While the president was speaking, cable networks offered a shared display of protesters in the park. In a shocking scene, Park Police, equipped with chemical gas tanks, rubber projectiles and metal rebel shields, cleaned them up sharply.

Moments later, Trump and his senior aides, including military leaders, roamed the park to get a photo outside St. John’s. John’s, with the president brandishing a Bible. Unlike Bowser, they did not go in.

“On Monday, you saw something you hoped to never see in the United States of America: federal police moving toward American people protested peacefully in front of the people’s house,” Bowser said Saturday afternoon, remembering the scene when she met with protesters.

By the end of Monday, 289 people would be arrested, according to D.C. police statistics, the most since the protests began.

‘She is weak’

Unlike governors, Bowser does not oversee the National Guard in Washington, and guard reinforcements from other states are poured into the city at the request of the Trump administration. Federal authorities moved to expand security fences to enclose Lafayette Square to the north and Ellipse to the south.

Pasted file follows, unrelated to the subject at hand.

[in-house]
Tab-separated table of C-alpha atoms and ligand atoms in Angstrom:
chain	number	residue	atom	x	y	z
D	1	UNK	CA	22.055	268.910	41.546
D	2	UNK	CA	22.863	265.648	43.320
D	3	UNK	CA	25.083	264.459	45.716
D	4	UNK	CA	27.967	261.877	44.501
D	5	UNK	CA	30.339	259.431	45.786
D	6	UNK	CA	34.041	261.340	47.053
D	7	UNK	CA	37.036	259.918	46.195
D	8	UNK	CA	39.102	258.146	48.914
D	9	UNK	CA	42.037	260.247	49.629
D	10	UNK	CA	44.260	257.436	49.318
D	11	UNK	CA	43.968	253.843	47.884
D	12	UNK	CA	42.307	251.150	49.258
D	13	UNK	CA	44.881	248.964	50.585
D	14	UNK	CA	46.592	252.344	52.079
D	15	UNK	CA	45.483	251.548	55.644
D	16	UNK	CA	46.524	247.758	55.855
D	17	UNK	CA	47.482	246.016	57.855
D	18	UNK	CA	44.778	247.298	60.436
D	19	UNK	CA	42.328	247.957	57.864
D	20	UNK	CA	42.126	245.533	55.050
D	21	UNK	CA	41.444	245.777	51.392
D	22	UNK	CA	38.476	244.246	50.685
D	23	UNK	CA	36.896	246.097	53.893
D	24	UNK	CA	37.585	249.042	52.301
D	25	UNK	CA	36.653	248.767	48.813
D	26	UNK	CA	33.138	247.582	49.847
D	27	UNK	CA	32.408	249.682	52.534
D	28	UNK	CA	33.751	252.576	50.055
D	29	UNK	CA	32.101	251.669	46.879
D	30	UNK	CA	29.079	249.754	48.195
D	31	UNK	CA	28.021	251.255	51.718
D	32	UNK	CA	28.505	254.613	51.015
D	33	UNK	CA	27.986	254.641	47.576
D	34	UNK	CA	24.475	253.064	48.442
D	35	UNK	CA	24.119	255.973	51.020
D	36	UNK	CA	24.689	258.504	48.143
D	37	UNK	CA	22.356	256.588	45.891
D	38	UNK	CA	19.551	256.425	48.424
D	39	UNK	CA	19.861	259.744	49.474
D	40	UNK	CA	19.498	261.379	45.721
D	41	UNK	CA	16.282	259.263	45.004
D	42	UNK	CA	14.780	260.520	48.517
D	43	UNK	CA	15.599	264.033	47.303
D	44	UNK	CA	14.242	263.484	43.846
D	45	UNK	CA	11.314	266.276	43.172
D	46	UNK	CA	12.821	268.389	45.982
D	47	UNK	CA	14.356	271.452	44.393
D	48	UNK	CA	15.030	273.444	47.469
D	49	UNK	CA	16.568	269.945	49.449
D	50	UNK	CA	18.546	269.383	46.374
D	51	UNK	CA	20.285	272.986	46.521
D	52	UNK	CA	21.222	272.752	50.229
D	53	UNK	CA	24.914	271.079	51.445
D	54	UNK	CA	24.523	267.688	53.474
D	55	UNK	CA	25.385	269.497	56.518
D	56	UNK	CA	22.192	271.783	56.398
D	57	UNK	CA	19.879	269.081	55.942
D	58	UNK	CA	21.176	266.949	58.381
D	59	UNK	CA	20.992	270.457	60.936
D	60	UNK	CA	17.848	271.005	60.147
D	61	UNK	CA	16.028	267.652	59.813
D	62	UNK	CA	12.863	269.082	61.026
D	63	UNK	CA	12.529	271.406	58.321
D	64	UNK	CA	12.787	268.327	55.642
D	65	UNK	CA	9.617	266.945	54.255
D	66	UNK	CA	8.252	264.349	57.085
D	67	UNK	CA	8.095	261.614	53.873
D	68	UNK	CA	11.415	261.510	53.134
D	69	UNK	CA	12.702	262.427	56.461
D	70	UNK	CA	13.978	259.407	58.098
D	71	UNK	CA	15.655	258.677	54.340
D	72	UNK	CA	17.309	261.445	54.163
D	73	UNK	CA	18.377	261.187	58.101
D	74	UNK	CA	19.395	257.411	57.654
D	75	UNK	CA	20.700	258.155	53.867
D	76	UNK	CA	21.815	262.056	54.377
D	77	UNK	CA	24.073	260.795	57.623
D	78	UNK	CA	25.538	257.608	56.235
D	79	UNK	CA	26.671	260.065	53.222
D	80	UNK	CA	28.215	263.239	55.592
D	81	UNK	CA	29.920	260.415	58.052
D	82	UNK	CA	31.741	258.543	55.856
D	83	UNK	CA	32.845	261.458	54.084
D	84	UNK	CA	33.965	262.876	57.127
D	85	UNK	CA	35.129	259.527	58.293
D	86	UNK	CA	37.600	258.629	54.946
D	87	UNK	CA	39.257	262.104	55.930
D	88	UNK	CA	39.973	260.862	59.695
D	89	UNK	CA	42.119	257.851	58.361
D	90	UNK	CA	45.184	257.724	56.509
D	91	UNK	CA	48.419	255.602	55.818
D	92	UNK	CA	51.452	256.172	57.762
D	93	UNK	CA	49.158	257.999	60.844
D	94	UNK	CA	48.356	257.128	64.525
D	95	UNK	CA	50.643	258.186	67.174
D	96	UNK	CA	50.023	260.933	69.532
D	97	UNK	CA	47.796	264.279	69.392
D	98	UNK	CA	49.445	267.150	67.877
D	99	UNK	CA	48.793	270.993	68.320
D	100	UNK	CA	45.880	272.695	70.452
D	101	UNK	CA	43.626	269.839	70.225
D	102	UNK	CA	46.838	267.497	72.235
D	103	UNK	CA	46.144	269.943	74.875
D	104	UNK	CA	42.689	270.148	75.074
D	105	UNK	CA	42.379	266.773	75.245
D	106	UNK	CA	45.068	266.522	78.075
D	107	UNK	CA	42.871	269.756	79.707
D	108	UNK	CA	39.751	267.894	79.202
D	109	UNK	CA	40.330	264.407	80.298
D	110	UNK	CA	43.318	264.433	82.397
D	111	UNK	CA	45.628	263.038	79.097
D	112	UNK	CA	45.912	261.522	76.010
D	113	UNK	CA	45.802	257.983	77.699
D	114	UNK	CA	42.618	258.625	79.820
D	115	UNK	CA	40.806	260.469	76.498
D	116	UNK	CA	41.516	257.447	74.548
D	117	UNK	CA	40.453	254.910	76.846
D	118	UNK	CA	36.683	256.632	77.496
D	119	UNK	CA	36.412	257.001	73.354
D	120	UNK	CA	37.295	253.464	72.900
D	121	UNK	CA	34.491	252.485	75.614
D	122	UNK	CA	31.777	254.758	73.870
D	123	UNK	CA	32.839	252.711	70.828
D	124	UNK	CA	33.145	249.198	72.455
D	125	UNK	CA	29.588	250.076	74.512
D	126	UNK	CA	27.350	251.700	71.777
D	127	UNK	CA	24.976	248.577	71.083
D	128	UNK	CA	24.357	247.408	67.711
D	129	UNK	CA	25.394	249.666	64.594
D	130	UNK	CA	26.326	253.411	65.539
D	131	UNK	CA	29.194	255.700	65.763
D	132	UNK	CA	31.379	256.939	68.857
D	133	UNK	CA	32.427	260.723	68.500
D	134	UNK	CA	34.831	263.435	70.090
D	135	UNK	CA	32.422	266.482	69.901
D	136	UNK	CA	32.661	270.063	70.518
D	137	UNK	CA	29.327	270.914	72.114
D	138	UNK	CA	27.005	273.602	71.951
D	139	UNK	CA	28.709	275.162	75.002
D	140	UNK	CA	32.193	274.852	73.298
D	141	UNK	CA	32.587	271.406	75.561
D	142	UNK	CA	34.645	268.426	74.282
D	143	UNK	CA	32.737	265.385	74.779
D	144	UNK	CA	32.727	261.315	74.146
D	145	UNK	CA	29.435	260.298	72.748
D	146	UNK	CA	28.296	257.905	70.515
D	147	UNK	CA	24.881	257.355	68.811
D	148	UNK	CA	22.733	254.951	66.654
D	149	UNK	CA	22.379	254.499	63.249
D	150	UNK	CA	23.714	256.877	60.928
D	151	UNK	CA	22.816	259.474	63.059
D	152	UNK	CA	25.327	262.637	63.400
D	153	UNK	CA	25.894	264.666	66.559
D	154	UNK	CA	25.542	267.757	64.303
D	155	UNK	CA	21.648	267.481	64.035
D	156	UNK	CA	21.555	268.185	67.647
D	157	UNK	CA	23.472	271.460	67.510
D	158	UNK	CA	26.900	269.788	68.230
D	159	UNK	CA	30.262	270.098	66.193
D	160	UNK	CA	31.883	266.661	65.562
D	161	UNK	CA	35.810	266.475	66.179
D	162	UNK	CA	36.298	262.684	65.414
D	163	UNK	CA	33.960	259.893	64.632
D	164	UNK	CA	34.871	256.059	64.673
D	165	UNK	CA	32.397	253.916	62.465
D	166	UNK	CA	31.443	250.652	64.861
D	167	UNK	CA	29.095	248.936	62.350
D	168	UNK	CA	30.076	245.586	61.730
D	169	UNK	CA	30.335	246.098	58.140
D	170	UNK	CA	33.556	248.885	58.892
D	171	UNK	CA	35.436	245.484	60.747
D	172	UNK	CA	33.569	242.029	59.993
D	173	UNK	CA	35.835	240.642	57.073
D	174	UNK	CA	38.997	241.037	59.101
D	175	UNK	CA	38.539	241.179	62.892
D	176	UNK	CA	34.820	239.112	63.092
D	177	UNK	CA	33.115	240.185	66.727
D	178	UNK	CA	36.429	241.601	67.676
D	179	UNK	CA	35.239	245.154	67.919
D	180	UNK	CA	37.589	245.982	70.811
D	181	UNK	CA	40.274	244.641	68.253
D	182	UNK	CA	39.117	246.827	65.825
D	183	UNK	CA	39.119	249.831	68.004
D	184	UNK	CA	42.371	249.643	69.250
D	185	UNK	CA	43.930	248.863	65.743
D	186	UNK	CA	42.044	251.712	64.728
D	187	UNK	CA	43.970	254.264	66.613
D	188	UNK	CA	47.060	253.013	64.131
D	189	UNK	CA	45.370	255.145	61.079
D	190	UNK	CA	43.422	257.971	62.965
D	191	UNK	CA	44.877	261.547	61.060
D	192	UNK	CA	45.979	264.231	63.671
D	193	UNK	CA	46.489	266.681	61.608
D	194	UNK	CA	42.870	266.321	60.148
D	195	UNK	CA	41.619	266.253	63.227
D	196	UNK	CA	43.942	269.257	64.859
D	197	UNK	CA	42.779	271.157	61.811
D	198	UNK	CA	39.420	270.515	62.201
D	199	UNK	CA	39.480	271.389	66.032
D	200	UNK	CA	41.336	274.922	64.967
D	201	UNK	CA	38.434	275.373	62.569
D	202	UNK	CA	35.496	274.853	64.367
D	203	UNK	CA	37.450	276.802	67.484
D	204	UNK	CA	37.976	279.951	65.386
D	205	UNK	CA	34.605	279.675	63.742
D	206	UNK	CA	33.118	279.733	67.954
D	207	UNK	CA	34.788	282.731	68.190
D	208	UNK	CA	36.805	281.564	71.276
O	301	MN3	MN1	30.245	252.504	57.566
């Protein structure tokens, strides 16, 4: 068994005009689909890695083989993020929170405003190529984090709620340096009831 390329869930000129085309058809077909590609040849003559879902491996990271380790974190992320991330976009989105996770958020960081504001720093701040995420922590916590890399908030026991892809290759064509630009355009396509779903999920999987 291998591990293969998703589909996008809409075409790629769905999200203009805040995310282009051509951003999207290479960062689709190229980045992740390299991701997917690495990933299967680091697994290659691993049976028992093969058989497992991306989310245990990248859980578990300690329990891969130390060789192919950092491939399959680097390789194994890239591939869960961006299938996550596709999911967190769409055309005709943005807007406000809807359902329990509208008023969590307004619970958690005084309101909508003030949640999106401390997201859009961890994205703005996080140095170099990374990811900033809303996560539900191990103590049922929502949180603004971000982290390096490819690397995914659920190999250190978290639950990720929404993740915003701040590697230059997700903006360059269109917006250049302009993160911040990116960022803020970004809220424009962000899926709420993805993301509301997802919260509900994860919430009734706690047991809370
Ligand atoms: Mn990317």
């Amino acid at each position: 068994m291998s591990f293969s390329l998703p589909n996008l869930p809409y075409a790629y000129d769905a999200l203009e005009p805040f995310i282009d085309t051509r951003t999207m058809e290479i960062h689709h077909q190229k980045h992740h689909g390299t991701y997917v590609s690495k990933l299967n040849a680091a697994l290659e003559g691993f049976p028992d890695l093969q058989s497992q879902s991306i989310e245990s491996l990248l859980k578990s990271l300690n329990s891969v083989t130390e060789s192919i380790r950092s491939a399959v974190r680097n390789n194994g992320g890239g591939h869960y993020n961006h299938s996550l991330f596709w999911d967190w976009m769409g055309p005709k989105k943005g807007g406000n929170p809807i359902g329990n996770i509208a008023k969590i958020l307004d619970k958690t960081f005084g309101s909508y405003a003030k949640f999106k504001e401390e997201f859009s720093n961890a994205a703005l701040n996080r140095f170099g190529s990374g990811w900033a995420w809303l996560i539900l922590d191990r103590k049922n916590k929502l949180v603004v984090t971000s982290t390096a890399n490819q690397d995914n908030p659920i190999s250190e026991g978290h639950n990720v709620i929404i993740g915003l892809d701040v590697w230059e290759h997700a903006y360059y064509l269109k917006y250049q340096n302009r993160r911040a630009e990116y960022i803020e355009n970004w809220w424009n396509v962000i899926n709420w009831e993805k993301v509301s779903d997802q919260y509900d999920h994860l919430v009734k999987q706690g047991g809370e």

Bowser fought back, demanding that all non-resident federal forces be removed. On Thursday, she expressed public alarm that the new federal security perimeter would become permanent, and she sent Trump a letter saying that the presence of federal forces “inflamed” the situation and was unnecessary. Arrests of protesters had dropped to 29 on Tuesday and zero on Wednesday, according to D.C. police.